No, that was all done by Lorentz in 1895. Lorentz even got a related Nobel Prize in 1902. Einstein did not attempt to explain M-M at all. You might say that Einstein was trying to give a recapitulation of Lorentz's 1895 theory, without mentioning M-M or other experiments.
The contraction hypothesis is usually considered to be purely ad hoc since it was proposed solely to accommodate the result of the M-M experiment in order to save the quiescent ether hypothesis from refutation. This affirmation is debatable and depends on what is understood by the concept of an ad hoc hypothesis.13
Here, "ad hoc" means deduced from M-M or other experiment. A theory is not ad hoc if it abstracts out principles from the experiment. There are some anti-positivist philosophers who consider ad hoc to be a bad thing.

The M-M really was crucial for relativity. Those who discovered the Lorentz transformations and spacetime all said so.

Monday, July 8, 2024

Posulating the Constant Speed of Light

D V Redžić writes in a new paper:
The historical path to special relativity starts from the second postulate introduced by Einstein in 1905 [10]. Immediately after the publication of reference [10],
No, the historical path starts with Maxwell's 1865 theory, and the motion invariance tests of it by Michelson in the 1880s.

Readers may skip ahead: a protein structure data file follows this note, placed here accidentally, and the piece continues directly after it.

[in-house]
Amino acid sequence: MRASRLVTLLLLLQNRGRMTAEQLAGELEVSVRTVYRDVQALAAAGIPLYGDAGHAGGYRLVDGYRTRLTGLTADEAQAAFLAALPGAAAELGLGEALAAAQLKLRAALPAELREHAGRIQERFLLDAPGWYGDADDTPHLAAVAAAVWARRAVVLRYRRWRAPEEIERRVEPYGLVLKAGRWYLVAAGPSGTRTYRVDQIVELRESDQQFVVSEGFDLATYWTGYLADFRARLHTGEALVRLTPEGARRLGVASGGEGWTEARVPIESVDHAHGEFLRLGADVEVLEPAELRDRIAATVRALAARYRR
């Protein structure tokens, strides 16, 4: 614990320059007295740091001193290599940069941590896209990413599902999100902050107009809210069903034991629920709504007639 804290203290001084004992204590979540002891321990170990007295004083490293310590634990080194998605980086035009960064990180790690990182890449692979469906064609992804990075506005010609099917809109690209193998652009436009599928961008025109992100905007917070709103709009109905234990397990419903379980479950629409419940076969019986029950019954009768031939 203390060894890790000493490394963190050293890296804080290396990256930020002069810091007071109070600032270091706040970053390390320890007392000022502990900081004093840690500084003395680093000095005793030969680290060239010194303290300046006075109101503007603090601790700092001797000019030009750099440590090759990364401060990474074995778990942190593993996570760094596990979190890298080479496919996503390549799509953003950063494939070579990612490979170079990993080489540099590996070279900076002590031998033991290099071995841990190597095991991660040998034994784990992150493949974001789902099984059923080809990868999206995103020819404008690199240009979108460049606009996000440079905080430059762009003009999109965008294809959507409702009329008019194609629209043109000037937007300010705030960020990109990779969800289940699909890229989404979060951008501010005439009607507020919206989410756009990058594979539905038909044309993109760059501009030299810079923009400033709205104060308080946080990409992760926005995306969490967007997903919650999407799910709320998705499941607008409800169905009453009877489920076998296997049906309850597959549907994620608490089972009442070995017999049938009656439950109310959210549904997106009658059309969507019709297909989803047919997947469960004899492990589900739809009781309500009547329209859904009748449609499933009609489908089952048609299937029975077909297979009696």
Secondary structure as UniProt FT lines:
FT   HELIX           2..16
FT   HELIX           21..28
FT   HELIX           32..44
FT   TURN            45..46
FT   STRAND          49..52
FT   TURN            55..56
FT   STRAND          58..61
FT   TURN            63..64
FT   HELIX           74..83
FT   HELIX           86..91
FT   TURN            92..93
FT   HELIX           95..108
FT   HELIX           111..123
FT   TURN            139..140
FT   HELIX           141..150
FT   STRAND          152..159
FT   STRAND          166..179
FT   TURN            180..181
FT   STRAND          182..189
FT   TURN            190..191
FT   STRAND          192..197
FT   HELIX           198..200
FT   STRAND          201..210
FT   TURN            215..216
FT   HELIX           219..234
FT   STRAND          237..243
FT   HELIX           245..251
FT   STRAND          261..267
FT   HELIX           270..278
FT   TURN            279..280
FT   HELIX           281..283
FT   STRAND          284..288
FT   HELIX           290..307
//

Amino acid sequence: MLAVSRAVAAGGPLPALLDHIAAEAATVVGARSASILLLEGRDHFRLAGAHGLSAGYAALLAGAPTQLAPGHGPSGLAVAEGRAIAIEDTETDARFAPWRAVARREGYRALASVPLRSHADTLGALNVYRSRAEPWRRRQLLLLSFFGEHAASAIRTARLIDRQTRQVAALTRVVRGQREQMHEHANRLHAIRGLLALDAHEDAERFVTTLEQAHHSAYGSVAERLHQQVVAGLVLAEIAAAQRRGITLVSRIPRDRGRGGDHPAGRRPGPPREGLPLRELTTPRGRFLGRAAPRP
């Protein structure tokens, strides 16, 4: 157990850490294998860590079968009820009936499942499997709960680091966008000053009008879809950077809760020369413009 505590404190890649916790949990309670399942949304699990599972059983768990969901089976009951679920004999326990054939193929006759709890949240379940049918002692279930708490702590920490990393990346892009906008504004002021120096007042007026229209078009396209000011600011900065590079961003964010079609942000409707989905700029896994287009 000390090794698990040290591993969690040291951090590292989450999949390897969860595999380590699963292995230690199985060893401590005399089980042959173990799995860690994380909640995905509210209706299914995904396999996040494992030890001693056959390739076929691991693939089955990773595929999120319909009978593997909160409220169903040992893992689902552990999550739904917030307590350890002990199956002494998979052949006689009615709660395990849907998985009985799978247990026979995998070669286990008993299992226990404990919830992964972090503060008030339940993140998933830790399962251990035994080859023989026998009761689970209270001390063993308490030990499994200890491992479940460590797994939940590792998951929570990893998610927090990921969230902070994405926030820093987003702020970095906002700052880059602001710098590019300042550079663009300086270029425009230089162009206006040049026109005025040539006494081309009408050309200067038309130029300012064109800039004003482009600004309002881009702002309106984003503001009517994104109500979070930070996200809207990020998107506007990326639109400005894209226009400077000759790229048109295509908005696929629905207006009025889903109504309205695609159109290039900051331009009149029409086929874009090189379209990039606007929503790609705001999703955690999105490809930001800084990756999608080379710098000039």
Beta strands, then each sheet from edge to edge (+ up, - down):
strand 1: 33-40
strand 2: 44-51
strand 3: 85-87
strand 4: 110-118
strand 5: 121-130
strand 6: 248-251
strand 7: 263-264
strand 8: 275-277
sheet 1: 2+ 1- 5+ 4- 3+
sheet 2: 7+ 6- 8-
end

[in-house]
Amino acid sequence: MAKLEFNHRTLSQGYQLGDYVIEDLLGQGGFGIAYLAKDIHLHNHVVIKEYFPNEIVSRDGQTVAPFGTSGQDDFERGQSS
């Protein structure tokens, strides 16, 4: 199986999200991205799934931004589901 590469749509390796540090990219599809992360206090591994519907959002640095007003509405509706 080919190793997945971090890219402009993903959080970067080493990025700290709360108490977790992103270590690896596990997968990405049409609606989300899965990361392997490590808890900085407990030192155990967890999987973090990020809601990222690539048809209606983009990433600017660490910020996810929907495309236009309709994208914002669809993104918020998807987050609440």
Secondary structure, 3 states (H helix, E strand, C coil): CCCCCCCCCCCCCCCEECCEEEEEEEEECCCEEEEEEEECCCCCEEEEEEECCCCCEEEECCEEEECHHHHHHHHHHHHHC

A popular interpretation of the 1887 Michelson-Morley experiment was that the speed of light was the same for all observers.

Newton, and all physicists before Einstein (including Voigt, Larmor, Lorentz and Poincar´e [15-18]), took it for granted that there was only one ‘time,’ absolute Newtonian time, for all observers in motion with respect to one another. Einstein was bold enough to venture that each inertial observer has her/his own absolute Einsteinian time.
No. Moving objects had they own "local time" in Lorentz's 1895 relativity theory. Poincare accepted this, and believed that motion affects time. Not sure about Voigt and Larmor, but they gave equantions for time changing; what else could they have thought?

It is amazing that someone could write a commentary on on the historical path of relativity, and act as if it all started and ended with Eeinstein's 1905 paper.

Thursday, July 4, 2024

Google Quantum Supremacy is Smashed

NewScientist reports:
Google's claim of quantum supremacy has been completely smashed

Google's Sycamore quantum computer was the first to demonstrate quantum supremacy – solving calculations that would be unfeasible on a classical computer – but now ordinary machines have pulled ahead again

In 2019, Google claimed that its Sycamore quantum computer could perform calculations that would take even the world’s most powerful classical supercomputer 10,000 years to complete – but now it seems that a non-quantum computer crunches the numbers several times faster than Google’s machine, and uses less energy doing so.

Quantum computers have the potential to carry out some kinds of calculations vastly more quickly than classical computers, but are still in their infancy. Google announced in 2019 that Sycamore had achieved “quantum supremacy” – the point at which a quantum computer can…